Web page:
07 January 2019

Three Victorian houses
with stories to tell on
the streets of Charleville

O’Flaherty’s on Broad Street is an interesting shopfront in Charleville (Photograph: Patrick Comerford, 2019)

Patrick Comerford

Earlier today, I was looking at two 19th century terraces of houses on Clanchy Terrace in Charleville, Co Cork, that attracted my attention as a I strolled around the town on Saturday afternoon [5 January 2019].

One terrace is a Georgian terrace of three houses, dating from the 1830s, that includes an early convent of the Sisters of Mercy and the birthplace of Eliza Alice Lynch (1833-1886), the Charleville-born woman who has become the ‘National Heroine of Paraguay.’ The Victorian terrace on the other side of the street dates from around 1880.

Three other houses in Charleville also dating from around 1880 caught my eye on Saturday afternoon too: two houses on Clanchy Terrace that include the former rectory that later became a Christian Brothers’ monastery, and an unusual shop on Broad Street, which leads from the Main Street to Clanchy Terrace.

The vista downhill from Broad Street is closed by this house on Clanchy’s Terrace (Photograph: Patrick Comerford, 2019)

Looking down Broad Street towards Clanchy Terrace, O’Flaherty’s on the right or south side of the street was also built around 1880.

This terraced, three-bay, three-storey house and shopfront now looks like needing care and attention. But it still has attractive rendering and windows upstairs, and has many unusual features, including the mannered volute, a simpler interpretation of a classical motif.

The Art Deco-style fascia and signage give a second, 20th century style to the building and the overall streetscape on Broad Street and creates a pleasant contrast with both the rest of the building itself and the neighbouring properties on Broad Street.

At the bottom of Broad Street, the vista downhill is closed on Clanchy Terrace by an interesting five-bay house that stands on a prominent position. This attached three-storey house, also built around 1880, has five-bay ground floor and first floor and a three-bay second floor, with a single-bay single-storey extension that may have once been used as a garage or a workshop.

This house has an unusual asymmetrical façade that provides interest and a contrast to the rest of the street. The windows may indicate the internal layout and rooms in the house. Its interesting features include the terracotta chimneypots and stone sills. The render ornamentation is typical of Charleville and adds textural interest to the site.

Further north on Clanchy Terrace, the former Victorian rectory was also built ca 1880, and half a century later became the Christian Brothers’ monastery in Charleville in 1927.

This former rectory and monastery is typical of modestly sized religious structures in Ireland at the time. It is a detached, two-storey Victorian house with a five-bay front elevation. There is a slightly-projecting gable-fronted south end bay, with a canted bay window at the south-east.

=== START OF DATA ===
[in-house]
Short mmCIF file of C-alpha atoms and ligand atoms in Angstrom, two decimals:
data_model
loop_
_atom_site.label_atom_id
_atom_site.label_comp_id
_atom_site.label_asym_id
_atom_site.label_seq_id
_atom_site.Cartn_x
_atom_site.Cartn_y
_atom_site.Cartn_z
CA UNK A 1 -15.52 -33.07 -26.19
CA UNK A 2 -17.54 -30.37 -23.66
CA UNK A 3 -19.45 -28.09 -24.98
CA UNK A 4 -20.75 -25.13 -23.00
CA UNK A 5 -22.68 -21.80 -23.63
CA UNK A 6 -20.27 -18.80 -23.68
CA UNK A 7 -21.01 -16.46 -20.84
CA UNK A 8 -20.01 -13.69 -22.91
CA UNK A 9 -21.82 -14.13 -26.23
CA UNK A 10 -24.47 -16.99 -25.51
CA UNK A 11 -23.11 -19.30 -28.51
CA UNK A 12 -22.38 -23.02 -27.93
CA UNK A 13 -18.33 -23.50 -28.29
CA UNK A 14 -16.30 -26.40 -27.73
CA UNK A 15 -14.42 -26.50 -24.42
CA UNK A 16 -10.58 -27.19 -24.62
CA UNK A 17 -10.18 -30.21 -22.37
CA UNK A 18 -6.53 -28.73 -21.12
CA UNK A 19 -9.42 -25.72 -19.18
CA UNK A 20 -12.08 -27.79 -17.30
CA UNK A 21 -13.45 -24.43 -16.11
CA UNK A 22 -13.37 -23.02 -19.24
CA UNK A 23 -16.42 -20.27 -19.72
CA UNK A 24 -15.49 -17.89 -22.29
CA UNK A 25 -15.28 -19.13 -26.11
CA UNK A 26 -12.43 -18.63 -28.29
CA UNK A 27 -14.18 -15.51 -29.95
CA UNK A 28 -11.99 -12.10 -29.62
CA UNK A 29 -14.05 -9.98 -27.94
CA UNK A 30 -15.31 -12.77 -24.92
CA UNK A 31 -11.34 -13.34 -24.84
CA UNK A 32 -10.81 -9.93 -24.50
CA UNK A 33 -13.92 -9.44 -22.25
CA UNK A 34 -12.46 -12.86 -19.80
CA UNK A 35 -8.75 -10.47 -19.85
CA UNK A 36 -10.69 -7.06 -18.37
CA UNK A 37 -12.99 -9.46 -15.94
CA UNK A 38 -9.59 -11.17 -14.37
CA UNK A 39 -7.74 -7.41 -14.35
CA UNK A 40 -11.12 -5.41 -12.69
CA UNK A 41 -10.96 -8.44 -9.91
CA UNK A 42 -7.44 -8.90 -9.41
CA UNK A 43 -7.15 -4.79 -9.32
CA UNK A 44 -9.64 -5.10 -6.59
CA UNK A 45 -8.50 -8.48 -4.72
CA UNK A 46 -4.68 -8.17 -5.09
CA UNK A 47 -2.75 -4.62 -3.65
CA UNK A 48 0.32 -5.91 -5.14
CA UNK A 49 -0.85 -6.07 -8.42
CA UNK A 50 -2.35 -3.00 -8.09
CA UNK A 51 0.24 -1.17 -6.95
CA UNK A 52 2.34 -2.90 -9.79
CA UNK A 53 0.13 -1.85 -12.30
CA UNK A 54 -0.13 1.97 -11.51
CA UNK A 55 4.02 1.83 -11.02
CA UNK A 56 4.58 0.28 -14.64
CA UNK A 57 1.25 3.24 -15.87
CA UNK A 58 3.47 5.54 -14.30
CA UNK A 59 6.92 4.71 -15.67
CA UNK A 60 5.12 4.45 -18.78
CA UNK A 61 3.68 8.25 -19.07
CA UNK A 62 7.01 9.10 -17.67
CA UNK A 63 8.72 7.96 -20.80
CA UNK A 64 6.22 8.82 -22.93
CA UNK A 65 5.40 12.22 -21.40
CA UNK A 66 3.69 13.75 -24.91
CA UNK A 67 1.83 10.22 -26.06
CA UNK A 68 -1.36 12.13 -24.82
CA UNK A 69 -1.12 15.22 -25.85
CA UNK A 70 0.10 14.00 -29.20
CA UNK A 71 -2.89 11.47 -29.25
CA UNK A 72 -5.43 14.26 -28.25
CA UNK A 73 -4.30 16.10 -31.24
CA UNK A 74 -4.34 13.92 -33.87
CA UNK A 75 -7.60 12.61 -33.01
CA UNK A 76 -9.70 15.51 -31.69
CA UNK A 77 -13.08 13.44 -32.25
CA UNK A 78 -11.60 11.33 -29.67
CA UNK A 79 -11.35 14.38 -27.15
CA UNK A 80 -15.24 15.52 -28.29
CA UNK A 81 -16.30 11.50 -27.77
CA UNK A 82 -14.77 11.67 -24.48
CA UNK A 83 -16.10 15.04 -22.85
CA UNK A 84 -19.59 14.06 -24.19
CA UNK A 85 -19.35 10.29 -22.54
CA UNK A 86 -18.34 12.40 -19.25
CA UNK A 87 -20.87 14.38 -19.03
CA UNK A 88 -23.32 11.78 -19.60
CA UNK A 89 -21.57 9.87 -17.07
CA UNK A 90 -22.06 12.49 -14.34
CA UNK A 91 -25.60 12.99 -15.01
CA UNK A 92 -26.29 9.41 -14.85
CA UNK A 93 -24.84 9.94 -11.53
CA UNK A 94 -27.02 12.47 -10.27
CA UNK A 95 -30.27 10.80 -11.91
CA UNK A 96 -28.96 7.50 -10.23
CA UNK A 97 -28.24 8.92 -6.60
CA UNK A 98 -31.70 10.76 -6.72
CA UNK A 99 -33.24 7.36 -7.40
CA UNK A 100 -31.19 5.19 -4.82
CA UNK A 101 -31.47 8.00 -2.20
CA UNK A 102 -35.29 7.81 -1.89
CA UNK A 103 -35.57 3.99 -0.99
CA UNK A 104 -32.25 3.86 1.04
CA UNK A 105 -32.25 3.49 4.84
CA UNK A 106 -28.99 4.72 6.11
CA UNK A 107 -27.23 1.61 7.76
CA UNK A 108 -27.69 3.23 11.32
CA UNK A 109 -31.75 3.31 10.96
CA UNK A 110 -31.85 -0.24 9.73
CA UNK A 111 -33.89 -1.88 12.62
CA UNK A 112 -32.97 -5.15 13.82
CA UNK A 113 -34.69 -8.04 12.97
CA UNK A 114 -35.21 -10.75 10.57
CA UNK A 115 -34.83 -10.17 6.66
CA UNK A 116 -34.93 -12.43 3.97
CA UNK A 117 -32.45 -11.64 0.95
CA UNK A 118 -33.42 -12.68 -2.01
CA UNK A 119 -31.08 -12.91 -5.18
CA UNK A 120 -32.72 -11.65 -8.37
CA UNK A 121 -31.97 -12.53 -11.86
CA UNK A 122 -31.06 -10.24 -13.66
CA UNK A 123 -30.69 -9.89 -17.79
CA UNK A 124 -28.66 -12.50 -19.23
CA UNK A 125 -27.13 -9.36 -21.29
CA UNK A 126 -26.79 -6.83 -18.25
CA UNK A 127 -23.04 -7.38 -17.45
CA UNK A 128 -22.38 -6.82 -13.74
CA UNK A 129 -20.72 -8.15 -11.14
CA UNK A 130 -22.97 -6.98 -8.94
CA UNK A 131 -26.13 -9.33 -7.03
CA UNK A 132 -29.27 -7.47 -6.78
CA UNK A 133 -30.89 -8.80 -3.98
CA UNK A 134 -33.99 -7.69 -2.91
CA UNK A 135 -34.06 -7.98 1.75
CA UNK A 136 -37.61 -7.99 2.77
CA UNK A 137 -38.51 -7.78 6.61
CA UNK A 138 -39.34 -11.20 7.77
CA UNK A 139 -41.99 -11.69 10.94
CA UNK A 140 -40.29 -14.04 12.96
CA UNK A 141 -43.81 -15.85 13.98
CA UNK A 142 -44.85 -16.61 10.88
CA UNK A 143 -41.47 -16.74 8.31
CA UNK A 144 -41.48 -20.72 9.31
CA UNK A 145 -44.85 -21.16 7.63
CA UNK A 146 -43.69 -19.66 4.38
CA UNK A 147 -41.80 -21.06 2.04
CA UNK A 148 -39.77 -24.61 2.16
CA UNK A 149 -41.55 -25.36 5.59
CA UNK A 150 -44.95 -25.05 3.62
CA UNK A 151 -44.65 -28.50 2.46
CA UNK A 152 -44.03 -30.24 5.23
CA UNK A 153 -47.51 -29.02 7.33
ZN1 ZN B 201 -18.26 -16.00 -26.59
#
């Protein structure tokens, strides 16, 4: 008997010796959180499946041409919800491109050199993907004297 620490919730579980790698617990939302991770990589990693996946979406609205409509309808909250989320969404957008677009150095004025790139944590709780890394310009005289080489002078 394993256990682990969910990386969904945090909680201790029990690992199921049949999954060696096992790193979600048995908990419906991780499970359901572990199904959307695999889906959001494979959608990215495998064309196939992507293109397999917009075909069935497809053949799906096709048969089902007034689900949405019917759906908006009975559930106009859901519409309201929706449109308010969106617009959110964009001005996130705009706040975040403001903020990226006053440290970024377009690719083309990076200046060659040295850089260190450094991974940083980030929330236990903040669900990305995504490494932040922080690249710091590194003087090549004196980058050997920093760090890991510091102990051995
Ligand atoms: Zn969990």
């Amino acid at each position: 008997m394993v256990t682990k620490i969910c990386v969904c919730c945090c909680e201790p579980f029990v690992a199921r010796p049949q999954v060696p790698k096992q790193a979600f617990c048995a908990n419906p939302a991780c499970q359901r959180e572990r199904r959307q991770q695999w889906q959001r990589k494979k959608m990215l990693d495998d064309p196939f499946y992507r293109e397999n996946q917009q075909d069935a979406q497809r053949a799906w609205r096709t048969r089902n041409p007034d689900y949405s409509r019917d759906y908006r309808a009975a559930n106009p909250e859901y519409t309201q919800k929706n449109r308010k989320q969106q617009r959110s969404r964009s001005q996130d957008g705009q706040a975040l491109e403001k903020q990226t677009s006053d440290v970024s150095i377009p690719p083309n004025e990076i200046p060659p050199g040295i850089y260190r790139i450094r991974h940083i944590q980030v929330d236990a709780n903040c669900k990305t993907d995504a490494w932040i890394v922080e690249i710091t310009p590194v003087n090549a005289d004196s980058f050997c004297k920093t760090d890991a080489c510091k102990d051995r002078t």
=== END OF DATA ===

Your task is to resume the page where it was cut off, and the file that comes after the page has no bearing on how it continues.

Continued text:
Although the house is now appears abandoned and the gates are secured with chains and a padlock, this is still an attractive building on Clanchy Terrace. The bay window and gabled bays of the former monastery give a lively appearance to the façade, along with the variations of render that add textural interest and articulate the structure.

The ornamental elements include decorative, carved, timber bargeboards with carved foliate designs, the eaves brackets and the piers at the entrance that show the work of local craftsmen.

I was not able to get in to see the outbuildings set around a courtyard and that are said to add character to this site. But I did catch a glimpse of the round-headed, coloured-glass windows on the first floor of the extension, which probably indicate the location of the brothers’ chapel.

The Christian Brothers came to Charleville in 1866 at the invitation of the Parish Priest, Father Thomas Croke. They opened a school on the Main Street, and 200 boys were registered on the first day. The primary school was located on the ground floor, the secondary school was upstairs, and the brothers lived in the attic.

A new school opened in 1970 and the old school was handed back to the parish. Since then, the school building on Main Street has fallen into disrepair and has been put up for sale.

Past pupils included the future Taoiseach and President of Ireland Éamon de Valera, who received his secondary education in Charleville from 1896 to 1898. He said in 1921, ‘I regretted every moment even when I was forced to watch my youth fall away.’

Dev later finished his secondary education at Blackrock College, Co Dublin. Later on Saturday afternoon, I visited his childhood home near Bruree in Co Limerick, north of Charleville.

The former rectory in Charleville, built around 1880, later became a Christian Brothers’ monastery (Photograph: Patrick Comerford, 2019)

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